Bengal Government Doctor Suspended For Facebook Comments On Dengue

The suspension is being compared to the arrest of Jadavpur University's Professor Ambikesh Mahapatra for forwarding cartoons of Mamata Banerjee in 2012 to a friend a via email.

550 Shares
EMAIL
PRINT
COMMENTS
Bengal Government Doctor Suspended For Facebook Comments On Dengue

Dr Arunachal Dutta Chowdhury's suspension: The Bengal government is accused of suppressing dengue deaths.

Kolkata: 

Highlights

  1. Arunachal Dutta Chowdhury expressed helplessness in dealing with dengue
  2. Government says post was 'derogatory to hospital administration'
  3. West Bengal government accused of suppressing dengue deaths
A government doctor in West Bengal has been suspended by the state health department for a Facebook post in October in which he lamented his helplessness in dealing with a deluge of dengue patients at the hospital where he worked.

The government has said 63-year-old Arunachal Dutta Chowdhury's post was "derogatory to hospital administration". Some sources suggest he may have been suspended for posting a song by a Bengali rock group that had some satirical references to the Trinamool and the chief minister's claims that the dengue virus was brought to Bengal by people from other states.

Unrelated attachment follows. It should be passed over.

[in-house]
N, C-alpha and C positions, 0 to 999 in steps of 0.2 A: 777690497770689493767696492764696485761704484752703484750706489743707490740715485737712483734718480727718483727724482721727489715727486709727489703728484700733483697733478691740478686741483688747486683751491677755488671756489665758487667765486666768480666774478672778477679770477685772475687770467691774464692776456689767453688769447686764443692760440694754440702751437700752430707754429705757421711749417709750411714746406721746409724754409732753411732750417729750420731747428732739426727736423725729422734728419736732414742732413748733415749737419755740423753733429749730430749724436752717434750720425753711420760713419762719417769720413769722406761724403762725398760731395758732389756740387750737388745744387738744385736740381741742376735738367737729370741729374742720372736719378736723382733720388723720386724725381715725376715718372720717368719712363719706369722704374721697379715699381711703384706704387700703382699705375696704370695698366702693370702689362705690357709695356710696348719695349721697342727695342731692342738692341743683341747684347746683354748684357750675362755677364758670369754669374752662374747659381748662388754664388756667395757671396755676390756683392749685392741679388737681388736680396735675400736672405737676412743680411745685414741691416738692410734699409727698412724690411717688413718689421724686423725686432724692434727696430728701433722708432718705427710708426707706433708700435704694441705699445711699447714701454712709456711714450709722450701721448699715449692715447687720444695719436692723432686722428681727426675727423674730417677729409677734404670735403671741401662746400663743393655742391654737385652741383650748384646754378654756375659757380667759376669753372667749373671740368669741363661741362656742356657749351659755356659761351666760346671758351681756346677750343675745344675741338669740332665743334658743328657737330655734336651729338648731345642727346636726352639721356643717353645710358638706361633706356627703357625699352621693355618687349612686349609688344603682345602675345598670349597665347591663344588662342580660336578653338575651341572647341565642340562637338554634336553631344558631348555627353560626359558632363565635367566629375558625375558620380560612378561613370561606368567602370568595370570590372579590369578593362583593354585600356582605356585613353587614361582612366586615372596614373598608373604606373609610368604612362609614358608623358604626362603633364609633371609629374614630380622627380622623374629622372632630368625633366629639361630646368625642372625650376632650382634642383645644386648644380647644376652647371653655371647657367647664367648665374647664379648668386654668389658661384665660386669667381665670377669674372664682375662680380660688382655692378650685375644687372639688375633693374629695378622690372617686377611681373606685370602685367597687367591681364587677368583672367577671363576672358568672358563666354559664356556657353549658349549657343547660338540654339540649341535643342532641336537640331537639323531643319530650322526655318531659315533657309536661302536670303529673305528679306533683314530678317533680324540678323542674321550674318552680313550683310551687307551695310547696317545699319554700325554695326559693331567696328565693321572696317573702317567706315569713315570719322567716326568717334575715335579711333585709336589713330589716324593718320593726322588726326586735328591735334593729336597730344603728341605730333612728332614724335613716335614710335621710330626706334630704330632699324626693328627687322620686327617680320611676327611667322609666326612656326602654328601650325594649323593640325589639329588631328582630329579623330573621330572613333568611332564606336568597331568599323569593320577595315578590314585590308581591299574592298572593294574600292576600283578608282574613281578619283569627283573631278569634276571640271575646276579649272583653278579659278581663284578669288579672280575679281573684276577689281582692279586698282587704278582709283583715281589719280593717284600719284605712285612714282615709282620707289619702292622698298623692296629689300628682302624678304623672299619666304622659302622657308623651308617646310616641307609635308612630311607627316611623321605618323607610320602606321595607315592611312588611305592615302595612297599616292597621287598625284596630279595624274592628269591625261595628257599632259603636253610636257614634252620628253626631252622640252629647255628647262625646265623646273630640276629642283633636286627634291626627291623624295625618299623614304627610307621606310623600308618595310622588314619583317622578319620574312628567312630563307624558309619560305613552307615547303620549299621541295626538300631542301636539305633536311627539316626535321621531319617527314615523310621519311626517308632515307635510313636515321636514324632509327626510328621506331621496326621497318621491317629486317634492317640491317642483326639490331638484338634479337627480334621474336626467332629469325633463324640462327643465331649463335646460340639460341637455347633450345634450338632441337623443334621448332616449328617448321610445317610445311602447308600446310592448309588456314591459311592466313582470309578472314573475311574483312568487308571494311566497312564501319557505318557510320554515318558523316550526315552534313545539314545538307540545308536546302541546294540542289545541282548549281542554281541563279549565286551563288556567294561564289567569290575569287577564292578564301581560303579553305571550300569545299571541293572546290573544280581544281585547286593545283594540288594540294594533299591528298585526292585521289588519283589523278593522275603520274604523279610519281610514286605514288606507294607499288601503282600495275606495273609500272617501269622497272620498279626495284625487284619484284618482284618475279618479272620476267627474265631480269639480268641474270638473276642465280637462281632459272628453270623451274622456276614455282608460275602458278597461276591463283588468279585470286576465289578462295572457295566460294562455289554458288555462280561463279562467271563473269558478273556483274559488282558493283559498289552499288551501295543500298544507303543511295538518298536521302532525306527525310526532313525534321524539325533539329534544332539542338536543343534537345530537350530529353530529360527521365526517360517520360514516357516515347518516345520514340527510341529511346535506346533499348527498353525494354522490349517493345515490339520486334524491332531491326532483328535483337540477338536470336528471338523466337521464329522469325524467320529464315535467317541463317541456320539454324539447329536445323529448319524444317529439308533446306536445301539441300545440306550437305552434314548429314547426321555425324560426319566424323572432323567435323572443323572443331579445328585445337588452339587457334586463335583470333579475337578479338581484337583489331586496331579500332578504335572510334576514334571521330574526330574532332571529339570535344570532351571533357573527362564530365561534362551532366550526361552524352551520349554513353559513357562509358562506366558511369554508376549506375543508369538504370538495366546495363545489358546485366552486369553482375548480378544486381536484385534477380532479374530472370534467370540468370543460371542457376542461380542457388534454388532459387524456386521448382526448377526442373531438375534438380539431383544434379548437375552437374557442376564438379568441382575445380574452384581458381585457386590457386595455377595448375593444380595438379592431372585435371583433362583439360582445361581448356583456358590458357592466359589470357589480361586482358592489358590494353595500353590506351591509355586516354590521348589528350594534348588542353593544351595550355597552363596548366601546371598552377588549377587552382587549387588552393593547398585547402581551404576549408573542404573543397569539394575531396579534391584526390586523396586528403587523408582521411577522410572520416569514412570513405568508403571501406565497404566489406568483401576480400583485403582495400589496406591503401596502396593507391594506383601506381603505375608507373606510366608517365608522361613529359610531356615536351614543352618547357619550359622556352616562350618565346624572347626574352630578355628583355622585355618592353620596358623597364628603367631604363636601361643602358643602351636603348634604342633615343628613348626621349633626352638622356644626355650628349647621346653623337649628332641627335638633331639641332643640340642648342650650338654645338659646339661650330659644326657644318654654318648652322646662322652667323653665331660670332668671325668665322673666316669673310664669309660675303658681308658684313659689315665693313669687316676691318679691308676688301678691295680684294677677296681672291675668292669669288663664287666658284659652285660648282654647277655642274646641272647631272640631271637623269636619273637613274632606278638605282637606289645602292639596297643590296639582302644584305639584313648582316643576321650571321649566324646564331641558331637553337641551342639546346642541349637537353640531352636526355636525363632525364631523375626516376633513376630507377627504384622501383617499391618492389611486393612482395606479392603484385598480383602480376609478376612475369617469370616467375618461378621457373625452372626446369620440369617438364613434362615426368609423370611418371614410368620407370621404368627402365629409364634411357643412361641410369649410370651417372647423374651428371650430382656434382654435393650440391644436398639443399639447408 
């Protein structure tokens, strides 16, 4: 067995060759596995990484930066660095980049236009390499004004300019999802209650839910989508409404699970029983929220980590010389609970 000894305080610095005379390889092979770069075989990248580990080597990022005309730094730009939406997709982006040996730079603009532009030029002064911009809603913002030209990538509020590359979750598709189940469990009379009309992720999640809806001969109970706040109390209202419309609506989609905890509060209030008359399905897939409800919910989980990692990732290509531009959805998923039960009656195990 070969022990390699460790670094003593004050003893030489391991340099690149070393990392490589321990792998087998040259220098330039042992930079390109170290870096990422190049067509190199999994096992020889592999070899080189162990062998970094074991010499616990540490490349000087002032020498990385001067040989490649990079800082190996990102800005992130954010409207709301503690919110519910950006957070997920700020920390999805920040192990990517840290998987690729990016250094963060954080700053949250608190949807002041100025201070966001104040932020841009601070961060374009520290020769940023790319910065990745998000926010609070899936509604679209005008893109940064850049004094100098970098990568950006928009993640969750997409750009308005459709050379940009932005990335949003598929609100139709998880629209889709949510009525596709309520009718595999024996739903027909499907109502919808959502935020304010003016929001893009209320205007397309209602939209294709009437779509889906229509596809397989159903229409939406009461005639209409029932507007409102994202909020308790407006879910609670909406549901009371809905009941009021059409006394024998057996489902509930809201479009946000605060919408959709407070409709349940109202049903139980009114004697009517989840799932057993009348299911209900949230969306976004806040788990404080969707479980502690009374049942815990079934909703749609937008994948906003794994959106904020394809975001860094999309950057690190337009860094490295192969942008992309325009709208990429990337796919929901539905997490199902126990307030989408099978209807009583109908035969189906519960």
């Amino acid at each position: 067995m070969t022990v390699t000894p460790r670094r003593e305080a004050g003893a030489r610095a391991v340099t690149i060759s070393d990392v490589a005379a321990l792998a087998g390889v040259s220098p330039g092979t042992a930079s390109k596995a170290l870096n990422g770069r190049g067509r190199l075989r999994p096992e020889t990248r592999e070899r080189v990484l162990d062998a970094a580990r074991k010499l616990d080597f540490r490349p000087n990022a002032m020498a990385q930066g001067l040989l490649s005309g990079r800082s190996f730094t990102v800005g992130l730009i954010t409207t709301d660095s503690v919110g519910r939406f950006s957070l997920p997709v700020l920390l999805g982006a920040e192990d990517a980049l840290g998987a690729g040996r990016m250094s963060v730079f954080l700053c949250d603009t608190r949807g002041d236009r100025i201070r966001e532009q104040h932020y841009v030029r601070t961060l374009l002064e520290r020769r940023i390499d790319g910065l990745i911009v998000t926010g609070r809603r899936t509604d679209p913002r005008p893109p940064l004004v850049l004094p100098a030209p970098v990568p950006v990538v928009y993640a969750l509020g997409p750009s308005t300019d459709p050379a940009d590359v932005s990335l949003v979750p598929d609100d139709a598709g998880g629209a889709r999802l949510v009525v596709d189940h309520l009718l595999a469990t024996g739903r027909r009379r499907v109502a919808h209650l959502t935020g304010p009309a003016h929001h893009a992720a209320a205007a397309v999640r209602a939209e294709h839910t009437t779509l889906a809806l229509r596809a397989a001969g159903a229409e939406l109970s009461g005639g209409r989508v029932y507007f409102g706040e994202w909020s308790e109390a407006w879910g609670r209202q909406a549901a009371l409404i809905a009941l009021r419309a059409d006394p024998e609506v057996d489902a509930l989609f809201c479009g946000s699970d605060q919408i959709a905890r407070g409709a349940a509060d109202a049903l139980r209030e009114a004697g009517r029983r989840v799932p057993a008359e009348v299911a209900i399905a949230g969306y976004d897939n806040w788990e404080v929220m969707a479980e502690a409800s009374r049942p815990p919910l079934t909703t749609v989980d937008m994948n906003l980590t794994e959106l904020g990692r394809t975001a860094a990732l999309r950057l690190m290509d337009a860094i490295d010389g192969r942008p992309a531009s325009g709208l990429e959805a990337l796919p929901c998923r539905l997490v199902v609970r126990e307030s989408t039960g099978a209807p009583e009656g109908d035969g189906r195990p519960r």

The suspension on Friday, when opposition parties have accused Chief Minister Mamata Banerjee of suppressing the actual dengue toll in the state, has provoked outrage among doctors.

Several outfits of medical professionals have announced a march to the office of the health department on Tuesday to demand that the suspension be revoked.

The suspension is being compared to the arrest of Jadavpur University's Professor Ambikesh Mahapatra for forwarding cartoons of Mamata Banerjee in 2012 to a friend a via email.

Dr Dutta Chowdhury works at North 24 Parganas district hospital at Barasat about 30 km from Kolkata.

On October 6, he wrote on Facebook: "People are dying of fever. I am trying to console them. In the death certificate I am writing 'fever with thrombocytopenia', not dengue."

Asked about the government's decision to suspend him, Dr Dutta Chowdhury refuses to be drawn into controversy. "The government's decision is final. I have nothing to say about it," he said.

Dr Dutta Chowdhury had joined government service in 1983. He was due to retire in 2011 at age 58. But the retirement age has been revised to 62 and the doctor was looking forward to retiring soon.

"I am a little surprised of course. I did not expect suspension," he said.

Friends and fellow doctors say Dr Dutta Chowdhury is a prolific poet and writer and not one to take political potshots at anyone.

................................ Advertisement ................................

................................ Advertisement ................................

................................ Advertisement ................................